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I agree. With a price tag of $4000, recent entry into the market, and very limited information regarding their processes and company background--It could be deemed a too big a chance by many in this community.
However, to play the 'devils advocate,' and correct me if I'm wrong, when STI entered the scene they were relatively unheard of by many in the mainstream gun community. Like in most industries, small businesses often enter the market with no name recognition or dedicated fan base--those are built over the course of years through transparency, quality craftsmanship, and excellent customer service (just to name a few).
Meh... STI was started by Virgil Tripp and Sandy Strayer. Tripp was well known and respected in the industry well before he started STI.
That's like saying if Carroll Shelby and John Hennessey started a new car company today (assuming Carroll was still alive and younger) I don't think anyone would have a problem shelling out high dollars for even the second car that rolled out of their plant.
 

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Meh... STI was started by Virgil Tripp and Sandy Strayer. Tripp was well known and respected in the industry well before he started STI.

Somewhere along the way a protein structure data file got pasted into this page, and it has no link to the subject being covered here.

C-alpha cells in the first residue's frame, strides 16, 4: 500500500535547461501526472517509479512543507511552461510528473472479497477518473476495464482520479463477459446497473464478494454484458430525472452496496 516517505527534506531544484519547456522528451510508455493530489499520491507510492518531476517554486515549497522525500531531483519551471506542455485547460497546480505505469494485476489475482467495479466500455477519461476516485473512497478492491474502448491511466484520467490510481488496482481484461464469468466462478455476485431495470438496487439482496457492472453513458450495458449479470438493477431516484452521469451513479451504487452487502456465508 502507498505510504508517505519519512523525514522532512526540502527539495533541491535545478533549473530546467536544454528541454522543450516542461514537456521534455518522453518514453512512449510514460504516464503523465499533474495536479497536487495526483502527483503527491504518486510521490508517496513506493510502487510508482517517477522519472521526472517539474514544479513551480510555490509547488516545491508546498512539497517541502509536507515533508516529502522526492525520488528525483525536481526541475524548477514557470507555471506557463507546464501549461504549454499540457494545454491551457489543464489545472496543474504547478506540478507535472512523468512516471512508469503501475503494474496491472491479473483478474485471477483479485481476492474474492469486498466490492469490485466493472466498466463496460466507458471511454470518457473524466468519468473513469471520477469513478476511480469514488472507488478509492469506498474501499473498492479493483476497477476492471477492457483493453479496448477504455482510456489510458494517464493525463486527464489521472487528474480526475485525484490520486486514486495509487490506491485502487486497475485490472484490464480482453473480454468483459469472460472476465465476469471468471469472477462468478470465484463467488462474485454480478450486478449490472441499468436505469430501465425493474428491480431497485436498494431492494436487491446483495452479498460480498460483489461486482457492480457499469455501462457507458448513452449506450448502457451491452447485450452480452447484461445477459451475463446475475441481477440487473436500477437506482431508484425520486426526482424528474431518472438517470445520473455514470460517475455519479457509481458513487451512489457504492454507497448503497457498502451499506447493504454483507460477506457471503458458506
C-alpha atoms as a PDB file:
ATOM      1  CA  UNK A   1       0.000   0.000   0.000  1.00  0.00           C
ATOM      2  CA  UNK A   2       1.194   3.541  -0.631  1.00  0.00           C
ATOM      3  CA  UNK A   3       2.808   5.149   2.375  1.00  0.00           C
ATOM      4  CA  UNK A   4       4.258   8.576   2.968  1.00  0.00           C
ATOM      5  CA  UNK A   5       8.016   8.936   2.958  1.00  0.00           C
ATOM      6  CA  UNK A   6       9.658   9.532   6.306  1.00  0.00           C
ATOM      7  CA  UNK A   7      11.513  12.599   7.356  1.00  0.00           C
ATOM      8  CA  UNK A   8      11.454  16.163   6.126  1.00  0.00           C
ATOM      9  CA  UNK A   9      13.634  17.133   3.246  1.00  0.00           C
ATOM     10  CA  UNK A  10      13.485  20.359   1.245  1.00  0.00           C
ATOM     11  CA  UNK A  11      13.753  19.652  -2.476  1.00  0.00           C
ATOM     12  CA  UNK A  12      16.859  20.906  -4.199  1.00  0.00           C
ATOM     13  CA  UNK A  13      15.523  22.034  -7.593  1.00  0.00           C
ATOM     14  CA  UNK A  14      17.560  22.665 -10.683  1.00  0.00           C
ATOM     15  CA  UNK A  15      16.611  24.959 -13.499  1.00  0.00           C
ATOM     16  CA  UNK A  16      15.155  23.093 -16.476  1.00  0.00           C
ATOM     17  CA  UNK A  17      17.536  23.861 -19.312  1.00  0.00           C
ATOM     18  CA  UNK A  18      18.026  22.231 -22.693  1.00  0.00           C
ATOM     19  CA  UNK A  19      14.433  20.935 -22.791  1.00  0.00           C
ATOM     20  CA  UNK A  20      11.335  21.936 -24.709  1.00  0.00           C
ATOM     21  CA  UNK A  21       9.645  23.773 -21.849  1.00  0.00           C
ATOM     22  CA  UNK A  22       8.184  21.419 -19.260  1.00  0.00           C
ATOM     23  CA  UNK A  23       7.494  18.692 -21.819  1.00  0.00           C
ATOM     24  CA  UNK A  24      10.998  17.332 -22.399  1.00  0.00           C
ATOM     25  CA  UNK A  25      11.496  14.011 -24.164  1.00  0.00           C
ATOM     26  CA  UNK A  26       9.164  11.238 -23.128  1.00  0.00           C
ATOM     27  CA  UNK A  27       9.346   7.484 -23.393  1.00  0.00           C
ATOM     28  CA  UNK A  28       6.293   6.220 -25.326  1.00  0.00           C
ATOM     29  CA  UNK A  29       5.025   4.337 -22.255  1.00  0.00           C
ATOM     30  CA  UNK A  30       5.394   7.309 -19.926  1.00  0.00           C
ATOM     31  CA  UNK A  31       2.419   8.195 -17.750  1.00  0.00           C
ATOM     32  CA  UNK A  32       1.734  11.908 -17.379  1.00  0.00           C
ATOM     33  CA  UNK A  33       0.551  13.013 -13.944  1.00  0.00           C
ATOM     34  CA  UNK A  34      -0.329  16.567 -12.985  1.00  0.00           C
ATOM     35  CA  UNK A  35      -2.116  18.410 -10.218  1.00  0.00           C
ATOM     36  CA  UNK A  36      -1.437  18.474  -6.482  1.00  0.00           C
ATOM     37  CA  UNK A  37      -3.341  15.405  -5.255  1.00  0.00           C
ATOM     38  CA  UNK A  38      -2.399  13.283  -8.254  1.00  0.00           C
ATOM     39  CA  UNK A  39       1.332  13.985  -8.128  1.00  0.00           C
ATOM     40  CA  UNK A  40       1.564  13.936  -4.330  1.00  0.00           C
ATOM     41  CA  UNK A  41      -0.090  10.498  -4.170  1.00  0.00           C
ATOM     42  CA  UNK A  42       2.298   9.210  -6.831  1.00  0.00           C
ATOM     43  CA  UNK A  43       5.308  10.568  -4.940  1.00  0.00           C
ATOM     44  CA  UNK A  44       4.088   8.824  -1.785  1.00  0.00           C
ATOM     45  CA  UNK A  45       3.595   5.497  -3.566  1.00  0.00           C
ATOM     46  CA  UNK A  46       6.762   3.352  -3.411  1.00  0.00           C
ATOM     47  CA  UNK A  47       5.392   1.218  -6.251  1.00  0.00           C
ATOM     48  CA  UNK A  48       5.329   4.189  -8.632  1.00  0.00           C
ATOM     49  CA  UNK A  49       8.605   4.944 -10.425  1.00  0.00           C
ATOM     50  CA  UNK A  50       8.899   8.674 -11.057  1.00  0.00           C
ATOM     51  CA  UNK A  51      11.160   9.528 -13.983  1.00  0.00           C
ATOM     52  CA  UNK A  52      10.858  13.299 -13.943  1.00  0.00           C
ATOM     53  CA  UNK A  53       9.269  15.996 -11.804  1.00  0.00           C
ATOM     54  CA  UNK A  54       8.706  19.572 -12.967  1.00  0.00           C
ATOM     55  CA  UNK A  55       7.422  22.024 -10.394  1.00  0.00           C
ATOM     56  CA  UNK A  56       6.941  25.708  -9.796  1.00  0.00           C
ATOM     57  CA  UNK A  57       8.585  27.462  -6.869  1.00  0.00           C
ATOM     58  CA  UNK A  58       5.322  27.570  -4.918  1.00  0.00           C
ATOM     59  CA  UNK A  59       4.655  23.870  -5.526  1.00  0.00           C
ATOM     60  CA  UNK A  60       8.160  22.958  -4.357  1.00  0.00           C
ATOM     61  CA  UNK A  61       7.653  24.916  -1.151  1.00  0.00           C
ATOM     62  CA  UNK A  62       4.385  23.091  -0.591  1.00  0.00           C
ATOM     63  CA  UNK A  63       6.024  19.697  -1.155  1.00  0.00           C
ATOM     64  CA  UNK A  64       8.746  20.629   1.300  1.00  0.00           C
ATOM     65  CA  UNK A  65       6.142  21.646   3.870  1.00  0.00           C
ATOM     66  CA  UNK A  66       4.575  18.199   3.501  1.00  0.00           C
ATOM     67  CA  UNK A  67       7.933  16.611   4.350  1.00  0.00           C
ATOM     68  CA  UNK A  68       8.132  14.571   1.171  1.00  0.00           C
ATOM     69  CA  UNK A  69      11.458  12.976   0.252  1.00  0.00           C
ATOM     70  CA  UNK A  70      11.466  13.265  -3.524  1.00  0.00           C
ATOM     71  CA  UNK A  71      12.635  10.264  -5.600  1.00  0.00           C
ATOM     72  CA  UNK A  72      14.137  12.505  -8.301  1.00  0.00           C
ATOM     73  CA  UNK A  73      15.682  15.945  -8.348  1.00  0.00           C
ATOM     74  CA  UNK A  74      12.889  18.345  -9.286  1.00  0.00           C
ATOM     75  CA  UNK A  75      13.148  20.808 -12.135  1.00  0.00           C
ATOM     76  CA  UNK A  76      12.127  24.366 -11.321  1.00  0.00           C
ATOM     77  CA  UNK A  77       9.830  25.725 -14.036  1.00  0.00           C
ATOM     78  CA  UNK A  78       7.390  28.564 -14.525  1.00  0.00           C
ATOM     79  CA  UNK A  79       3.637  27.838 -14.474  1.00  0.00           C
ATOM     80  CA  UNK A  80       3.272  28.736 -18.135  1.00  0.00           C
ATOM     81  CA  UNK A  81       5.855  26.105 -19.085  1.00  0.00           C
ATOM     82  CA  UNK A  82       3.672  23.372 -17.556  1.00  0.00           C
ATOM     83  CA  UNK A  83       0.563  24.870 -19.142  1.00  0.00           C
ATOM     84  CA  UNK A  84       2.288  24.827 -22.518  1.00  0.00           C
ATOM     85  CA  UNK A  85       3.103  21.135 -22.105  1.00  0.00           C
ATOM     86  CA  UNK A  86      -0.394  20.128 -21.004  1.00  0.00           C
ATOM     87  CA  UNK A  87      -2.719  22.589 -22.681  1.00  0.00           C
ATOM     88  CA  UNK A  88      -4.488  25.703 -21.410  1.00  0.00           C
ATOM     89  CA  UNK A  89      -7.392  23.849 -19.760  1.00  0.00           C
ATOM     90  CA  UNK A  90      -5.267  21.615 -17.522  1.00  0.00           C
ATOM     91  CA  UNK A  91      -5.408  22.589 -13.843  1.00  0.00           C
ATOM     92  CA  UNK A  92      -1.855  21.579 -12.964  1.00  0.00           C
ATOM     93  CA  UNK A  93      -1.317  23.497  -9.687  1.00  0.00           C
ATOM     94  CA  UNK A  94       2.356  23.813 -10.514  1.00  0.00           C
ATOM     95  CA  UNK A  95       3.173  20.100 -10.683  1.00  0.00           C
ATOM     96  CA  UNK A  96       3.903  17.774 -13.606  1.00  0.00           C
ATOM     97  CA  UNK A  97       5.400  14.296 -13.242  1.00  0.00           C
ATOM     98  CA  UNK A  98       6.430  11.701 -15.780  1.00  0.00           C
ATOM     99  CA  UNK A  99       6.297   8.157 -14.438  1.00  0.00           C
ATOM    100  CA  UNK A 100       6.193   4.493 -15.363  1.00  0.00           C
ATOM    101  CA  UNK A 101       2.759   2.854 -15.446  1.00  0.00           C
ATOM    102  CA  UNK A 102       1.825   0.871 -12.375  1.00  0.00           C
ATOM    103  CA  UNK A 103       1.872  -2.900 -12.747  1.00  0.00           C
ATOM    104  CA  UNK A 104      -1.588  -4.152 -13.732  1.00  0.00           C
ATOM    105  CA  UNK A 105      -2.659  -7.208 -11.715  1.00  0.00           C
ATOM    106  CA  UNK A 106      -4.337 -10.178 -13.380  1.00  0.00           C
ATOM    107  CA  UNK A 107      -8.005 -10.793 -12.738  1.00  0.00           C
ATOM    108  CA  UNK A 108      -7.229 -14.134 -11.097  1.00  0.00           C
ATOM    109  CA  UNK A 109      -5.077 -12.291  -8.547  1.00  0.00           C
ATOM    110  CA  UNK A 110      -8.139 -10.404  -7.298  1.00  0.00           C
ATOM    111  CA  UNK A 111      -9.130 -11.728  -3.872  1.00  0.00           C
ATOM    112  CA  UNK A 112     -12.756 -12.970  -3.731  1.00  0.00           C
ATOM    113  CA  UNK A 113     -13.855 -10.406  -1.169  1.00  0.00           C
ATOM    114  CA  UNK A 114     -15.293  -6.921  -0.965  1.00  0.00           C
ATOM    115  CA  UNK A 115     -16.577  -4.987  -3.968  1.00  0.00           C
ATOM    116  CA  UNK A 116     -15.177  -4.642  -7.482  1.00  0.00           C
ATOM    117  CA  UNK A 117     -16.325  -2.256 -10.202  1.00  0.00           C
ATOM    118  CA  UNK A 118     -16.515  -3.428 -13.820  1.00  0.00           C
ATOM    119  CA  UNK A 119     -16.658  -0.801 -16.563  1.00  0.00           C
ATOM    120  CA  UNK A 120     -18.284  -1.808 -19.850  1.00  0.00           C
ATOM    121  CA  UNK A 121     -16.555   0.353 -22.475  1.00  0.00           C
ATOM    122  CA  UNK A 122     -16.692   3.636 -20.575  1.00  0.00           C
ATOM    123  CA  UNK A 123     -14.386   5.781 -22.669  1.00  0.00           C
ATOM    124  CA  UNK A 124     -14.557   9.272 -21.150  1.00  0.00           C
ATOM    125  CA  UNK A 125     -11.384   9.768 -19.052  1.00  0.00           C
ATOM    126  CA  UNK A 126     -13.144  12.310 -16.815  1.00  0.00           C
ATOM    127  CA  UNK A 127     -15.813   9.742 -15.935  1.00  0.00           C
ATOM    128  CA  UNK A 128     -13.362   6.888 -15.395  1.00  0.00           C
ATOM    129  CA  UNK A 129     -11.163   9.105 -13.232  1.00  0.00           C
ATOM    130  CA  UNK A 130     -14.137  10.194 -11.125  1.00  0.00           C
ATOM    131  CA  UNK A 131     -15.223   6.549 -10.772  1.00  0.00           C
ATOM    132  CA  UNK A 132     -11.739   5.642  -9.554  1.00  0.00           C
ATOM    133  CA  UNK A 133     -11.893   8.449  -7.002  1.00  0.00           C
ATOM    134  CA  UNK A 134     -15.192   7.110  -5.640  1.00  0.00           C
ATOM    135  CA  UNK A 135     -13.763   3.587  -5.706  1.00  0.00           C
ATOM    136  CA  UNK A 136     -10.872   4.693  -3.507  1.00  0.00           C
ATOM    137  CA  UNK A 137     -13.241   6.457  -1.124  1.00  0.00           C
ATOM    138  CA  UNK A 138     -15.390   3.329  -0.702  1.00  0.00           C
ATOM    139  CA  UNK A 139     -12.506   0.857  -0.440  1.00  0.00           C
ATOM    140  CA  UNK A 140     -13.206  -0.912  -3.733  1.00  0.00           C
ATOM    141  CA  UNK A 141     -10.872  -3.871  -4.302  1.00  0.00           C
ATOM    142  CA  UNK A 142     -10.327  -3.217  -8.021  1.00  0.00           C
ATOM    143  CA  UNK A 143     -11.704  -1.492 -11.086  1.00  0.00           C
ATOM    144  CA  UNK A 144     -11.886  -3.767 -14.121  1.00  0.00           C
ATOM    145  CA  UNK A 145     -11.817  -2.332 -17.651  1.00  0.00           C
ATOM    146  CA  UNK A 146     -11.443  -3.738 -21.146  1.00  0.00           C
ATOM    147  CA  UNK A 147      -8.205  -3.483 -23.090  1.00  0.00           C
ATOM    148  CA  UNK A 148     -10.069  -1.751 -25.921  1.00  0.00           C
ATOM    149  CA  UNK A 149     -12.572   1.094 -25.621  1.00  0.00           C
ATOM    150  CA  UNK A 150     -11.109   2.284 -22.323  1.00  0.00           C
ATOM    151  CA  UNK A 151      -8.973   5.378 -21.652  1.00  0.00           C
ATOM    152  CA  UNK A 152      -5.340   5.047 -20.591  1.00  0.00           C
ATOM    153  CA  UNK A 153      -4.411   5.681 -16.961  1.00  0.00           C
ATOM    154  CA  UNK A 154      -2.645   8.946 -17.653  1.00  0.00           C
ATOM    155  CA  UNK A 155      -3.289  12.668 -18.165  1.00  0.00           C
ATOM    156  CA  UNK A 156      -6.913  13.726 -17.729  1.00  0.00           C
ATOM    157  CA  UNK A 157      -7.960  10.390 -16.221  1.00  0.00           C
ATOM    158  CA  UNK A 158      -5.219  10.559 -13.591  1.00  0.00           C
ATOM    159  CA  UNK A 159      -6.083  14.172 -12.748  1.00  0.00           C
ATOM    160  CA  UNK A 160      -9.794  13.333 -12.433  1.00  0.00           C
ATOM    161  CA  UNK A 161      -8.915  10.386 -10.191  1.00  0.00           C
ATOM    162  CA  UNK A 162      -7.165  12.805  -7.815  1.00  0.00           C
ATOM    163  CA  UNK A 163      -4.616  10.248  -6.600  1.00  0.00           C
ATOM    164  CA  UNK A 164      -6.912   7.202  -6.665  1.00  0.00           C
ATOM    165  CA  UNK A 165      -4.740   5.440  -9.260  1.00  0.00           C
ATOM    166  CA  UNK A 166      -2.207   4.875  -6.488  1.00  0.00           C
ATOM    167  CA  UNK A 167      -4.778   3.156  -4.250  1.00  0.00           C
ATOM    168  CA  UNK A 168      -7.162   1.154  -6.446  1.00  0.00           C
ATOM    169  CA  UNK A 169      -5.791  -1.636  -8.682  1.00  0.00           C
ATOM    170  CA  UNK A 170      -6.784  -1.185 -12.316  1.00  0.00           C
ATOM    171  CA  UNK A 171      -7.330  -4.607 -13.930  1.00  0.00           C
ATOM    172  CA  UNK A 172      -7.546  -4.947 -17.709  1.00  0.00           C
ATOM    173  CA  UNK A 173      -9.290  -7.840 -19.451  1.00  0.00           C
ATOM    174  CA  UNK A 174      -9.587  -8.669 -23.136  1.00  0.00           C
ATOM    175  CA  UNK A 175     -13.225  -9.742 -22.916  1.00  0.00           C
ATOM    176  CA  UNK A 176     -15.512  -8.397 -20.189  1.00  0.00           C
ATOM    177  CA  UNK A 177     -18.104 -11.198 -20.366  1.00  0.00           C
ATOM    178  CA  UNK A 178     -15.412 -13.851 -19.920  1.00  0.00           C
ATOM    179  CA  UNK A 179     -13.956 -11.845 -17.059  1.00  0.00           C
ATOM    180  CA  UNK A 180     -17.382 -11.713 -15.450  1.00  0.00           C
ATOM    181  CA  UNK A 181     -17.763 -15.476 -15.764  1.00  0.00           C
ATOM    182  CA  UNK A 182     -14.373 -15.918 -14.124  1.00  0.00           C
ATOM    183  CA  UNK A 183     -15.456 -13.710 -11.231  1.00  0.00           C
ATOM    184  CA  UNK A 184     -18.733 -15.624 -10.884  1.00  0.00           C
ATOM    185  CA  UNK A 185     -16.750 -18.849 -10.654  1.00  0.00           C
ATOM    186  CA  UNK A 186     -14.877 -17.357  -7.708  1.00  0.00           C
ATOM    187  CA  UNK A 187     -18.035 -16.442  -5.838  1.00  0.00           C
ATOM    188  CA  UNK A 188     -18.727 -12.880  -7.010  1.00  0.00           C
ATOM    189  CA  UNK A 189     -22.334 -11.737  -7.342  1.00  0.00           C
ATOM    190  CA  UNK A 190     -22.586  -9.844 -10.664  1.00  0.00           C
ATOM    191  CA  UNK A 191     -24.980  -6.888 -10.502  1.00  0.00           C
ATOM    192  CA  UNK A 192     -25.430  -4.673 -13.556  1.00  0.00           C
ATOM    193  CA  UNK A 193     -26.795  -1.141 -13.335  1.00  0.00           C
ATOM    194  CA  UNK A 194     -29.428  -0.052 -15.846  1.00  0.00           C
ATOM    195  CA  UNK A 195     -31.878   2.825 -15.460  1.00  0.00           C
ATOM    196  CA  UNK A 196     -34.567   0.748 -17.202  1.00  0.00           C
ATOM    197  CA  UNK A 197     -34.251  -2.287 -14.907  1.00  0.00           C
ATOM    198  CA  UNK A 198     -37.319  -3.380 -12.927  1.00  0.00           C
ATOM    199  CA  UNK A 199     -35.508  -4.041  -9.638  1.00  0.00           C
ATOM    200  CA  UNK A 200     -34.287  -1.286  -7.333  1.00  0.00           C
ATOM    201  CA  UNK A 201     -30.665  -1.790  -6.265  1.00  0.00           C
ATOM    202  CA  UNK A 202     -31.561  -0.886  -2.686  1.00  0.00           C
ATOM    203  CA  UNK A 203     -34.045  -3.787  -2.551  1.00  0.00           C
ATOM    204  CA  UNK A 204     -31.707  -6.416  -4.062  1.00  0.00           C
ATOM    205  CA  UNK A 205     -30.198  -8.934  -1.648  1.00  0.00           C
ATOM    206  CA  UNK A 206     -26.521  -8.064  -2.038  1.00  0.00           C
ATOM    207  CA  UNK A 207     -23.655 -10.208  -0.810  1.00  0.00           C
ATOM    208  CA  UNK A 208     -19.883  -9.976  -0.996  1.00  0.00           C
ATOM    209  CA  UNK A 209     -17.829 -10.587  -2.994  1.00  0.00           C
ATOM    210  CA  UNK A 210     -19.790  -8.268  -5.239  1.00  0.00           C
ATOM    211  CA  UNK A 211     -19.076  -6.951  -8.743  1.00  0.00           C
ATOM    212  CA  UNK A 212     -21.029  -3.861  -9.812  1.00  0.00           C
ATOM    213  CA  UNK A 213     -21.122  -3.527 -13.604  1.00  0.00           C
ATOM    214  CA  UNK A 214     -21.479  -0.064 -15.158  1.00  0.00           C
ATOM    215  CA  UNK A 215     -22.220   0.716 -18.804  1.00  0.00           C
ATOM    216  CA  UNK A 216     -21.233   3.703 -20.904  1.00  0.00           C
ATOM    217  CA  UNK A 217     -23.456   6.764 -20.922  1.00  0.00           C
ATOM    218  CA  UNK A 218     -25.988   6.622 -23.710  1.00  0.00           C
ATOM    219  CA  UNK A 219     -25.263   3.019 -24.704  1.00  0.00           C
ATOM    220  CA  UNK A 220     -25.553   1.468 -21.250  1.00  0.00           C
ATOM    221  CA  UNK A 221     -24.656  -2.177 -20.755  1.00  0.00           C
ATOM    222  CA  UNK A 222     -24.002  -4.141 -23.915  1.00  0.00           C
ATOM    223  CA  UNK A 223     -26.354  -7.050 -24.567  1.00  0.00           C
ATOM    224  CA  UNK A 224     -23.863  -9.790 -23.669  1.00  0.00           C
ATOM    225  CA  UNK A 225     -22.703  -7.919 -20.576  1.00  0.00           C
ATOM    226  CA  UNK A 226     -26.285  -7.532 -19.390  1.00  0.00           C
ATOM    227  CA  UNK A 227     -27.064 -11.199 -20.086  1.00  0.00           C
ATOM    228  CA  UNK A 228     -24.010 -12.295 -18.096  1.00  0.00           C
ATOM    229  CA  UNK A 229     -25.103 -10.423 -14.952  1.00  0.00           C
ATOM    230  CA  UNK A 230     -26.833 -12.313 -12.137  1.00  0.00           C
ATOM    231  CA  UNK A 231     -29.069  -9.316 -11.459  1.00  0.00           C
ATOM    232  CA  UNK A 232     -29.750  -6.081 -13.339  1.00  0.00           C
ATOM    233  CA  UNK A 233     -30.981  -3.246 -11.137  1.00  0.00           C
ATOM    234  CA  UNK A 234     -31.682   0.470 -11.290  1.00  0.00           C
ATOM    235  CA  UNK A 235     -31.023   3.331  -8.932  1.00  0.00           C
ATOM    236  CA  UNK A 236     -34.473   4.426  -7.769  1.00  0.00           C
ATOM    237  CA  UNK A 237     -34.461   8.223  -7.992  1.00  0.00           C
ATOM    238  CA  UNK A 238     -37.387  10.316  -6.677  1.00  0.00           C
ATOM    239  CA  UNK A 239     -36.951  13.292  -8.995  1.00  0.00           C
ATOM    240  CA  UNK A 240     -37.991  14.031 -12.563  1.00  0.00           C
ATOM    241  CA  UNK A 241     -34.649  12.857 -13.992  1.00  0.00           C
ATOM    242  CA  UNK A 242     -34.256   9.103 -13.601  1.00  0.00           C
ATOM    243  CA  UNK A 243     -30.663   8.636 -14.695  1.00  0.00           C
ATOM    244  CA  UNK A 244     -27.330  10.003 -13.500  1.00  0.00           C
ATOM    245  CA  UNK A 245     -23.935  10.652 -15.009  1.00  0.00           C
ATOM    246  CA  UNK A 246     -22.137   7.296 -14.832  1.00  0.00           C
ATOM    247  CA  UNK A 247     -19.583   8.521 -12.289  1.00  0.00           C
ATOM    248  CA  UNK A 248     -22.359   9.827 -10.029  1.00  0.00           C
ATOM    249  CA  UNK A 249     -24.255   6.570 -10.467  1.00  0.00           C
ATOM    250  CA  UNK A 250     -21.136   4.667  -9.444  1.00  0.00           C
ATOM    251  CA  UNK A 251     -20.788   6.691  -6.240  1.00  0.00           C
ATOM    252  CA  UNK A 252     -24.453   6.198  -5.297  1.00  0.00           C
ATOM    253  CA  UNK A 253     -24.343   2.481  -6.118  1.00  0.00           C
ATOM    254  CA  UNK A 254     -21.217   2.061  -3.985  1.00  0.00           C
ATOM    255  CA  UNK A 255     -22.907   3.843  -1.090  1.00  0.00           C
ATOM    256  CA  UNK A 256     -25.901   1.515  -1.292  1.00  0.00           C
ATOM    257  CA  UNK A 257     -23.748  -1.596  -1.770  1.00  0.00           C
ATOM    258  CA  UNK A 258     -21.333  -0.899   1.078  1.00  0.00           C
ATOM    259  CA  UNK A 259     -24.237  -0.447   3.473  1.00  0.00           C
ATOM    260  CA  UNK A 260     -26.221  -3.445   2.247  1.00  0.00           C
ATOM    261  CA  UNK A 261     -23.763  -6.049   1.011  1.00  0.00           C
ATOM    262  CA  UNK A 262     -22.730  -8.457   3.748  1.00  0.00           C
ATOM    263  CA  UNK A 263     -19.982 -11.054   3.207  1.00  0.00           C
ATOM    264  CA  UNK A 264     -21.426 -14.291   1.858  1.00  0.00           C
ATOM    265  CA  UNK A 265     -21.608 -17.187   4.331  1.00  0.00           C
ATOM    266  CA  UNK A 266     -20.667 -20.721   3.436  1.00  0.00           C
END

That's like saying if Carroll Shelby and John Hennessey started a new car company today (assuming Carroll was still alive and younger) I don't think anyone would have a problem shelling out high dollars for even the second car that rolled out of their plant.
MEH...Comparing Carroll Shelby to Virgil Tripp or Sandy Strayer is faulty logic. Carroll Shelby rose to national prominence largely due to his efforts in Le Mans--where he is the only individual to win the 24 hours of Le Mans as a driver, team manager, and manufacturer. Heck, there are several movies made about him because of this feat. Even though he was an amazing engineer, if you remove his mainstream popularity, the average American carbuyer at the time would probably not know who he was or the quality of his work.